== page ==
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Blue Jeans, Rape, and the "De-Constitutive" Power of Law

Kitty Calavita
Law & Society Review
Vol. 35, No. 1 (2001), pp. 89-116
Published by: Wiley on behalf of the Law and Society Association
DOI: 10.2307/3185387
Stable URL: http://www.jstor.org/stable/3185387
Page Count: 28
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Blue Jeans, Rape, and the "De-Constitutive" Power of Law
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Abstract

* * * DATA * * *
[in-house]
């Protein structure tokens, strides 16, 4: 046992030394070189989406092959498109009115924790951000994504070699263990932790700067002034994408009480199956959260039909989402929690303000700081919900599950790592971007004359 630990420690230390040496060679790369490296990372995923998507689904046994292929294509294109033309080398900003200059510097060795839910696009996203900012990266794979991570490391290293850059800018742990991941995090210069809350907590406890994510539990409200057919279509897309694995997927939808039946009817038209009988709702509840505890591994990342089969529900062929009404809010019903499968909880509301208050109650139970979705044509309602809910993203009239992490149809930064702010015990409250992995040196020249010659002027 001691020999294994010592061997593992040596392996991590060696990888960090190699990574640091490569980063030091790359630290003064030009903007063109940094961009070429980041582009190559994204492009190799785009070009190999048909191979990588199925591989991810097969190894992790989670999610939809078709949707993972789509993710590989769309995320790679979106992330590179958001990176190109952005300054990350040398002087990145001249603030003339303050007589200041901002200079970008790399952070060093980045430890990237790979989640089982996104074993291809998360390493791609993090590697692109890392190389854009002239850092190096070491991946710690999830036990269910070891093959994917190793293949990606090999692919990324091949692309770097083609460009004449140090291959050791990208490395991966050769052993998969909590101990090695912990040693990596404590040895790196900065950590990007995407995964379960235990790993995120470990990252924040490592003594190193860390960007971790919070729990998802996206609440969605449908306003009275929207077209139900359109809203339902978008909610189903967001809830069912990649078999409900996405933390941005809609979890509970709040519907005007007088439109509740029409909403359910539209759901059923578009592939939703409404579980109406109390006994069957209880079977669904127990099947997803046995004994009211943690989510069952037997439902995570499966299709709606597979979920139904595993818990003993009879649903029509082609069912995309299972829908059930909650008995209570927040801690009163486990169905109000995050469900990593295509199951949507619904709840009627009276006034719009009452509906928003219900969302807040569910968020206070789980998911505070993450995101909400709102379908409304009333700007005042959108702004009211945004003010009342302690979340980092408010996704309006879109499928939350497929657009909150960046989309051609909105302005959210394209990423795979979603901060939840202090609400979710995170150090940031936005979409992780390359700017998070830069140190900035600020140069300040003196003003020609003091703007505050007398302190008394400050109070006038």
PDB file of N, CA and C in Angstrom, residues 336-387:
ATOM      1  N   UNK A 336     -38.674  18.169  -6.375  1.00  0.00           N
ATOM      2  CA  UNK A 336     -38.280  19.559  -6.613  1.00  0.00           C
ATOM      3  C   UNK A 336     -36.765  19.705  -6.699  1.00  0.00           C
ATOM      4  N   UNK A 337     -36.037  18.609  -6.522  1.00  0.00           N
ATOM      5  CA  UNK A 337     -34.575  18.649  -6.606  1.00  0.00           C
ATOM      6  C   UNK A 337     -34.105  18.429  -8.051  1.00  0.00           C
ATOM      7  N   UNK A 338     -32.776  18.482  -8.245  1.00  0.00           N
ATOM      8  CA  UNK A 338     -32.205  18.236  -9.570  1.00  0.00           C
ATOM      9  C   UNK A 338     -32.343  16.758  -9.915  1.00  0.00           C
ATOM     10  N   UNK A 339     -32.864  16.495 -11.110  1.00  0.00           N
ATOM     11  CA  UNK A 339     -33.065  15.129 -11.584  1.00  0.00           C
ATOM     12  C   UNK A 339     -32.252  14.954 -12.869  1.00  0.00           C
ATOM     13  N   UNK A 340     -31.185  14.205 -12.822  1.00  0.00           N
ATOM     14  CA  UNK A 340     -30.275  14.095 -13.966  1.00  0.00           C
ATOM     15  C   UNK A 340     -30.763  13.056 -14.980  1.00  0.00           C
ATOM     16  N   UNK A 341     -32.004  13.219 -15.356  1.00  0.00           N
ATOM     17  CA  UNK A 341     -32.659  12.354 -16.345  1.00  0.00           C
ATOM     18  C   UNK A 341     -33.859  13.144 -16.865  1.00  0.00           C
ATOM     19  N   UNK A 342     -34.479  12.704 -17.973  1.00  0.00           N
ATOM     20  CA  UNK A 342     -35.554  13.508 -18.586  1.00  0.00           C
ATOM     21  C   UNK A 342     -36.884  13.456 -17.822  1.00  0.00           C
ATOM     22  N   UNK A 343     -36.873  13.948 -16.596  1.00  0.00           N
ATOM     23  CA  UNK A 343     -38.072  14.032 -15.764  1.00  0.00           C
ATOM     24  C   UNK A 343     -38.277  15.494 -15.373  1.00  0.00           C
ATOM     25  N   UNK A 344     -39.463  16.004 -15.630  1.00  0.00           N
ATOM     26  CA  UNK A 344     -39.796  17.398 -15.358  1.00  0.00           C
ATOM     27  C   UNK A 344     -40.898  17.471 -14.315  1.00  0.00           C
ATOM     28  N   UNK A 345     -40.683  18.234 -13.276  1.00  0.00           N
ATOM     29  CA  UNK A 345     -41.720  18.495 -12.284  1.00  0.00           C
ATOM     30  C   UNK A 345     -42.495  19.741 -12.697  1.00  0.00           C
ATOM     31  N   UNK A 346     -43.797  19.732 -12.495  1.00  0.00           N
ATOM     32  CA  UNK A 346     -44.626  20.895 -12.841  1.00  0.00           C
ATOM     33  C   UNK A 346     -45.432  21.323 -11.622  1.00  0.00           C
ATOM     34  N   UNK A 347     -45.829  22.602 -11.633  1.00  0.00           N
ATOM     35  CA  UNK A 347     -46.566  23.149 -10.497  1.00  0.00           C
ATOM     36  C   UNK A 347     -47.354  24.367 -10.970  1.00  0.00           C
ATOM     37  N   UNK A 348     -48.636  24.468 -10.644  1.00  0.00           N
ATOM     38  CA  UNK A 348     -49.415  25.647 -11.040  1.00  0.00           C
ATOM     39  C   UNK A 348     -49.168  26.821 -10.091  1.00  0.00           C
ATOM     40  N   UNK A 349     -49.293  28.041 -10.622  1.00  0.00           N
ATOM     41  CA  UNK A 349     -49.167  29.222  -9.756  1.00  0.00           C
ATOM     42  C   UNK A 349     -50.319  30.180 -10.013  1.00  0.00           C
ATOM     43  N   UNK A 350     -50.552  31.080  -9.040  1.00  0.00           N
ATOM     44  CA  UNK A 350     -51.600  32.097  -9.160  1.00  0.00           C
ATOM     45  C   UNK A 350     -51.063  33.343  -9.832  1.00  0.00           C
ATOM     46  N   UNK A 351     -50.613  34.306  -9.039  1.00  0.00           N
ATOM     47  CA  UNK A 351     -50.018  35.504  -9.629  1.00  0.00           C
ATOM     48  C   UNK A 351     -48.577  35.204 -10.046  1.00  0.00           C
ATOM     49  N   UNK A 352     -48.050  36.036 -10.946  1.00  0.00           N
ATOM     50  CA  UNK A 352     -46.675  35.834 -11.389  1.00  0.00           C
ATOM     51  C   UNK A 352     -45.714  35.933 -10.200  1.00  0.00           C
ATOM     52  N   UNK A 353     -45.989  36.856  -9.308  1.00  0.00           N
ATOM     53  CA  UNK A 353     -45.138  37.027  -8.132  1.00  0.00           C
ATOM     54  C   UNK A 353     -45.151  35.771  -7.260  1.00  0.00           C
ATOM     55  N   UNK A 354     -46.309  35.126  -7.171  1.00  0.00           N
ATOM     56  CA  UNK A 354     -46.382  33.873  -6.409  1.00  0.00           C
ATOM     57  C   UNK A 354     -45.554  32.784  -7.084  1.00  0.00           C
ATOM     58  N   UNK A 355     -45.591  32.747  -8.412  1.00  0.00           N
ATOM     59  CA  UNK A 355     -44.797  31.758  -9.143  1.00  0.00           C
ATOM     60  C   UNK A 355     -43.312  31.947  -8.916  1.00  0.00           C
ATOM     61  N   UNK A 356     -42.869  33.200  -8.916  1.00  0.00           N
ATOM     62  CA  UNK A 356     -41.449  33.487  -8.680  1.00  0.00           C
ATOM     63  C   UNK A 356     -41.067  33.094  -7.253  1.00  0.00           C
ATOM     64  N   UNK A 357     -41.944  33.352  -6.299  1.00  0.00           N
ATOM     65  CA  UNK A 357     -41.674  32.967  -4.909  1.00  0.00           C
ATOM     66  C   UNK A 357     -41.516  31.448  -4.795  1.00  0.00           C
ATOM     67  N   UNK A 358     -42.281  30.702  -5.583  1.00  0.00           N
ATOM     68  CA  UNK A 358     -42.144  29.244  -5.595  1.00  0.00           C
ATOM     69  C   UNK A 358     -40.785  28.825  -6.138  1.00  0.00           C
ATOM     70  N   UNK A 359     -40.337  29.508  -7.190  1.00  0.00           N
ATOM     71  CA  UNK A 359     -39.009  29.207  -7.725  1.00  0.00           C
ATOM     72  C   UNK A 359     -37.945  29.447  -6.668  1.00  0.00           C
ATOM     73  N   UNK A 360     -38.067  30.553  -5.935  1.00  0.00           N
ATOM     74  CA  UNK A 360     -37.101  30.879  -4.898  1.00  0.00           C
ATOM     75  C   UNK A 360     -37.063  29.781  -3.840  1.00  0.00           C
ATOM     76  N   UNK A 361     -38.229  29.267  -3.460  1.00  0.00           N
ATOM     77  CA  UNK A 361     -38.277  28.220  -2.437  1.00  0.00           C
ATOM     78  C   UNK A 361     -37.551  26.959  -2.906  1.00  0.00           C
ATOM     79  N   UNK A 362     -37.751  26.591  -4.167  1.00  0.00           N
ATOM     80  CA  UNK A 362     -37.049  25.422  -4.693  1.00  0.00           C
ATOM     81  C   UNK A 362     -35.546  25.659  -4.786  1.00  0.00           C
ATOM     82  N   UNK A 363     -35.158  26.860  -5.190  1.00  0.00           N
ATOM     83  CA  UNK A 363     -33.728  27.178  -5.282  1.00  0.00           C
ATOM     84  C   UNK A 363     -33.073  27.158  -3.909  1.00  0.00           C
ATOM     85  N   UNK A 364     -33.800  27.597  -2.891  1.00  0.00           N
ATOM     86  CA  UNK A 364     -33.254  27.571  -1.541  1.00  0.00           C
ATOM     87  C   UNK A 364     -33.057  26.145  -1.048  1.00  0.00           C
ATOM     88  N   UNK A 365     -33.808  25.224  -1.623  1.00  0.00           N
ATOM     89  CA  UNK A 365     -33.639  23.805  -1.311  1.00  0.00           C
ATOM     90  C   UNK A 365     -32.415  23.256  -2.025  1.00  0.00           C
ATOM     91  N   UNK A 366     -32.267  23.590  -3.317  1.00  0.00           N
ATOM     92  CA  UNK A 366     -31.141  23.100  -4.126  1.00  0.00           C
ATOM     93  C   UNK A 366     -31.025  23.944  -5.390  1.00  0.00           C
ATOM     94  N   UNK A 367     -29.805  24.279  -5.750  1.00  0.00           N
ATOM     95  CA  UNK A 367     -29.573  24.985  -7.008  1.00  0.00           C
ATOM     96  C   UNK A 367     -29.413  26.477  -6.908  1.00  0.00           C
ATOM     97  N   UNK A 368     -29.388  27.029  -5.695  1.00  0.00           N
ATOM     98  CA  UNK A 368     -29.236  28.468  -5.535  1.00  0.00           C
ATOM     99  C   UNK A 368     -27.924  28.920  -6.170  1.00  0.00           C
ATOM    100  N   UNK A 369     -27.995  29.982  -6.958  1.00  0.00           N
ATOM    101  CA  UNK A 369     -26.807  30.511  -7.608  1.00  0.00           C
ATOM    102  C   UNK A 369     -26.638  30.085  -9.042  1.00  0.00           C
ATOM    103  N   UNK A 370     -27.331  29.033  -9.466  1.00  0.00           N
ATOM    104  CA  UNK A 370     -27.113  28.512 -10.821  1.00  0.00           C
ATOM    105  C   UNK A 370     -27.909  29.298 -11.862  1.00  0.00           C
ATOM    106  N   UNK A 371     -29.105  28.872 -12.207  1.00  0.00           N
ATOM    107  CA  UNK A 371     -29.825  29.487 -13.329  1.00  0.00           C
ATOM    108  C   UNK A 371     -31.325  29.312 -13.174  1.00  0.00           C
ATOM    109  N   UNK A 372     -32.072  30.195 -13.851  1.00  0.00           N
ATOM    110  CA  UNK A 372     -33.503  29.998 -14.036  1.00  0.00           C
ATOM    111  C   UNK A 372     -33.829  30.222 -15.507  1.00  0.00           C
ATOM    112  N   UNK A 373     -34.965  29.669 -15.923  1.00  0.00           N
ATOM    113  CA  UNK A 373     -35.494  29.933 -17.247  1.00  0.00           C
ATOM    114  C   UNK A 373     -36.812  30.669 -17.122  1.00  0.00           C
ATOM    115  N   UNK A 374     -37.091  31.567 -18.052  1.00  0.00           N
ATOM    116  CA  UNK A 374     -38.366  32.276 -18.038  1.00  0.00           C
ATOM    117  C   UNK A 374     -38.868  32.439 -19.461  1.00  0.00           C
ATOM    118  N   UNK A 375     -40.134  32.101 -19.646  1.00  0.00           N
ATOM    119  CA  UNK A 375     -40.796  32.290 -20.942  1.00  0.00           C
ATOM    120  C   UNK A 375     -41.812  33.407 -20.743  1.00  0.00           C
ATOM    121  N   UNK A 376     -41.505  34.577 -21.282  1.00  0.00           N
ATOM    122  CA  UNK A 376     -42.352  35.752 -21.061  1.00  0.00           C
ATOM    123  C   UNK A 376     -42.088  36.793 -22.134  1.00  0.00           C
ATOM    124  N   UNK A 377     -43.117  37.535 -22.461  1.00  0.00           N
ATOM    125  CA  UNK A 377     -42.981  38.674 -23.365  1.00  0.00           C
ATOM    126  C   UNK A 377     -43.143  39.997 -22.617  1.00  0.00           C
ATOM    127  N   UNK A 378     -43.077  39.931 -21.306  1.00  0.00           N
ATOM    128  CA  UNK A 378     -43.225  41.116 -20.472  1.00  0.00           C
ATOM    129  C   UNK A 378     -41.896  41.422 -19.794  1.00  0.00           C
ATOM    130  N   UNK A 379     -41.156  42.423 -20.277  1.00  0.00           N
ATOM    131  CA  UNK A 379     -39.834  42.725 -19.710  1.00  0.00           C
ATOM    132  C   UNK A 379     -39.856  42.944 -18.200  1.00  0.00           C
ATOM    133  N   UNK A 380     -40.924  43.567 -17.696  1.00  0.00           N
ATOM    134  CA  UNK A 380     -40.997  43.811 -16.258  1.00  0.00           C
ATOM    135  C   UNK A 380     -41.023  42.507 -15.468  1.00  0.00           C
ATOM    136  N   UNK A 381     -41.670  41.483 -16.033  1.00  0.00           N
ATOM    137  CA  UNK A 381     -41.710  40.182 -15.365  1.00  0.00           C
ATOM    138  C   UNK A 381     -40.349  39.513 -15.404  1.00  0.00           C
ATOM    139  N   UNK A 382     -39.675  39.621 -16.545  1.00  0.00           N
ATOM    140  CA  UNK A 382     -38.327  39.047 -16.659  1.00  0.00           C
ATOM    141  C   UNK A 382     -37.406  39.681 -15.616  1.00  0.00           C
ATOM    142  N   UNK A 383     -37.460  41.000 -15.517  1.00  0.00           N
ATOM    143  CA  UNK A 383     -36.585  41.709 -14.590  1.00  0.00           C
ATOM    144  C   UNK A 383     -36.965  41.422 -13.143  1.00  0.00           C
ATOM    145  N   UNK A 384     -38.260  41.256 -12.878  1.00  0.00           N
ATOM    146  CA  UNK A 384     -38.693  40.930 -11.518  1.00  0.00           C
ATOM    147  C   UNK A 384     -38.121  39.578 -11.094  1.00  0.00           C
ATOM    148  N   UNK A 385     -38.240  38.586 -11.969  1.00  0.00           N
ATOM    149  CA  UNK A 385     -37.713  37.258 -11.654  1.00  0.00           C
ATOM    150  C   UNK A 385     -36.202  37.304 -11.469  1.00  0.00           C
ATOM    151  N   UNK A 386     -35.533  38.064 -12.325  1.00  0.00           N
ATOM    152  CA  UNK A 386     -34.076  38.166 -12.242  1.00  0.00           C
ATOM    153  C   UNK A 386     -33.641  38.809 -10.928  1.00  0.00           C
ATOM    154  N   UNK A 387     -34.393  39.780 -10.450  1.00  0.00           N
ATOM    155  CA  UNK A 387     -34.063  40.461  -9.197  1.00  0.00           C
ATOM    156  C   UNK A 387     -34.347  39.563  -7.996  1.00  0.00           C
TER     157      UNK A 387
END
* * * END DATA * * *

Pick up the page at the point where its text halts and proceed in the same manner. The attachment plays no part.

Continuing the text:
Italy's Supreme Court recently overturned a rape conviction on the grounds that the woman was wearing blue jeans at the time. The Court reasoned that blue jeans cannot be removed "without the active cooperation of the person who is wearing them," and therefore sexual intercourse must have been consensual. The decision was met with outrage by media commentators, political leaders, and ordinary Italians in a range of civic organizations. I argue here that this case and others like it are conspicuously inconsistent with a constitutive perspective that sees law and everyday normative orders as mutually embedded, or at least reciprocally reinforcing, and that focuses on law's hegemonic potential. In this revisiting of the constitutive approach, I propose that the concept of legal hegemony be elaborated to include the counterintuitive possibility that law can sabotage the very ideologies it invokes. For when an authoritative source such as law is so out of step with the evolving normative order, the shocking discrepancy exposes not only the fallibility of law but also the foolishness of the outdated moral vision it is caught endorsing. Finally, I suggest that it may be during "unsettled cultural periods" (Swidler 1986) that such "de-constitutive" moments are most likely.

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